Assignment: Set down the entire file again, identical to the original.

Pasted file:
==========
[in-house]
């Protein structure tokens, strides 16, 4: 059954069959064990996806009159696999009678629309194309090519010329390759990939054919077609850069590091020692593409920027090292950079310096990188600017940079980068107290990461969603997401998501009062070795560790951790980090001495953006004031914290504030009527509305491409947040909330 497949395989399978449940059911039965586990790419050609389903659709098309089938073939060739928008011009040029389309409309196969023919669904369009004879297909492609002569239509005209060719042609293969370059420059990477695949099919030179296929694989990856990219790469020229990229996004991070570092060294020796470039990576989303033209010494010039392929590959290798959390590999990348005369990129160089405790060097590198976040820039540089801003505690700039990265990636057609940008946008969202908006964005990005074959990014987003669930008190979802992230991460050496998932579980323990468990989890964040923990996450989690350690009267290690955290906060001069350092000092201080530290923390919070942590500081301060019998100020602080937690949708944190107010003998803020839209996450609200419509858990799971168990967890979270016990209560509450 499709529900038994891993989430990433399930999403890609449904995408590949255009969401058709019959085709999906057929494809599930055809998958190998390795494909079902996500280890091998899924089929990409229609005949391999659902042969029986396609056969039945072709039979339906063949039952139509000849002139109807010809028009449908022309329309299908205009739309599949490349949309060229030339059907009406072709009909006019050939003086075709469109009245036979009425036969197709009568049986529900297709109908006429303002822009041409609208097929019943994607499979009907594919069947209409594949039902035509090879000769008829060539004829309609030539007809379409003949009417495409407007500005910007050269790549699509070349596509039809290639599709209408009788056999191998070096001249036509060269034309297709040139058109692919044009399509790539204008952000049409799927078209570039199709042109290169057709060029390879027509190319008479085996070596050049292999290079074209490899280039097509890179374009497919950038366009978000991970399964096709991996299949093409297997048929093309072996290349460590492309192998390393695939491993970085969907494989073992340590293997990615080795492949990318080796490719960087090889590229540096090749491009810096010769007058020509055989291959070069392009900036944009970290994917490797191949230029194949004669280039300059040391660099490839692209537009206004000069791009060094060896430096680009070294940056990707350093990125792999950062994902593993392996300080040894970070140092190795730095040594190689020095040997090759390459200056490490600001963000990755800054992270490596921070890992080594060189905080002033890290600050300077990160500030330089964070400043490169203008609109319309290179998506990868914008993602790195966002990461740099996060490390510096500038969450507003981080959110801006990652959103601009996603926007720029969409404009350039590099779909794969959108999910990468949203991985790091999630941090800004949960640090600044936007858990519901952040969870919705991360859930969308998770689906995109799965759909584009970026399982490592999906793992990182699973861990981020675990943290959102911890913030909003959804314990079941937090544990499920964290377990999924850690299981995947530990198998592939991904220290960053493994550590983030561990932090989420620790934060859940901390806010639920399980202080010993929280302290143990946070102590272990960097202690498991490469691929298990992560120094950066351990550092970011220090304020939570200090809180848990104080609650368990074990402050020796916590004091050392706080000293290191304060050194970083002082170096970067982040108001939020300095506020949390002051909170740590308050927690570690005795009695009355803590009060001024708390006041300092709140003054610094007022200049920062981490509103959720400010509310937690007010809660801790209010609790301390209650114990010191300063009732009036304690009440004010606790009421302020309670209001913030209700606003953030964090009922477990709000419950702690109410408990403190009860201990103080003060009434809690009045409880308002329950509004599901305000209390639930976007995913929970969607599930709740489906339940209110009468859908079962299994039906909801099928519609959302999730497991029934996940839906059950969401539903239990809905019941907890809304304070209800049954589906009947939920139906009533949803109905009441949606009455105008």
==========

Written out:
[in-house]
């Protein structure tokens, strides 16, 4: 059954069959064990996806009159696999009678629309194309090519010329390759990939054919077609850069590091020692593409920027090292950079310096990188600017940079980068107290990461969603997401998501009062070795560790951790980090001495953006004031914290504030009527509305491409947040909330 497949395989399978449940059911039965586990790419050609389903659709098309089938073939060739928008011009040029389309409309196969023919669904369009004879297909492609002569239509005209060719042609293969370059420059990477695949099919030179296929694989990856990219790469020229990229996004991070570092060294020796470039990576989303033209010494010039392929590959290798959390590999990348005369990129160089405790060097590198976040820039540089801003505690700039990265990636057609940008946008969202908006964005990005074959990014987003669930008190979802992230991460050496998932579980323990468990989890964040923990996450989690350690009267290690955290906060001069350092000092201080530290923390919070942590500081301060019998100020602080937690949708944190107010003998803020839209996450609200419509858990799971168990967890979270016990209560509450 499709529900038994891993989430990433399930999403890609449904995408590949255009969401058709019959085709999906057929494809599930055809998958190998390795494909079902996500280890091998899924089929990409229609005949391999659902042969029986396609056969039945072709039979339906063949039952139509000849002139109807010809028009449908022309329309299908205009739309599949490349949309060229030339059907009406072709009909006019050939003086075709469109009245036979009425036969197709009568049986529900297709109908006429303002822009041409609208097929019943994607499979009907594919069947209409594949039902035509090879000769008829060539004829309609030539007809379409003949009417495409407007500005910007050269790549699509070349596509039809290639599709209408009788056999191998070096001249036509060269034309297709040139058109692919044009399509790539204008952000049409799927078209570039199709042109290169057709060029390879027509190319008479085996070596050049292999290079074209490899280039097509890179374009497919950038366009978000991970399964096709991996299949093409297997048929093309072996290349460590492309192998390393695939491993970085969907494989073992340590293997990615080795492949990318080796490719960087090889590229540096090749491009810096010769007058020509055989291959070069392009900036944009970290994917490797191949230029194949004669280039300059040391660099490839692209537009206004000069791009060094060896430096680009070294940056990707350093990125792999950062994902593993392996300080040894970070140092190795730095040594190689020095040997090759390459200056490490600001963000990755800054992270490596921070890992080594060189905080002033890290600050300077990160500030330089964070400043490169203008609109319309290179998506990868914008993602790195966002990461740099996060490390510096500038969450507003981080959110801006990652959103601009996603926007720029969409404009350039590099779909794969959108999910990468949203991985790091999630941090800004949960640090600044936007858990519901952040969870919705991360859930969308998770689906995109799965759909584009970026399982490592999906793992990182699973861990981020675990943290959102911890913030909003959804314990079941937090544990499920964290377990999924850690299981995947530990198998592939991904220290960053493994550590983030561990932090989420620790934060859940901390806010639920399980202080010993929280302290143990946070102590272990960097202690498991490469691929298990992560120094950066351990550092970011220090304020939570200090809180848990104080609650368990074990402050020796916590004091050392706080000293290191304060050194970083002082170096970067982040108001939020300095506020949390002051909170740590308050927690570690005795009695009355803590009060001024708390006041300092709140003054610094007022200049920062981490509103959720400010509310937690007010809660801790209010609790301390209650114990010191300063009732009036304690009440004010606790009421302020309670209001913030209700606003953030964090009922477990709000419950702690109410408990403190009860201990103080003060009434809690009045409880308002329950509004599901305000209390639930976007995913929970969607599930709740489906339940209110009468859908079962299994039906909801099928519609959302999730497991029934996940839906059950969401539903239990809905019941907890809304304070209800049954589906009947939920139906009533949803109905009441949606009455105008």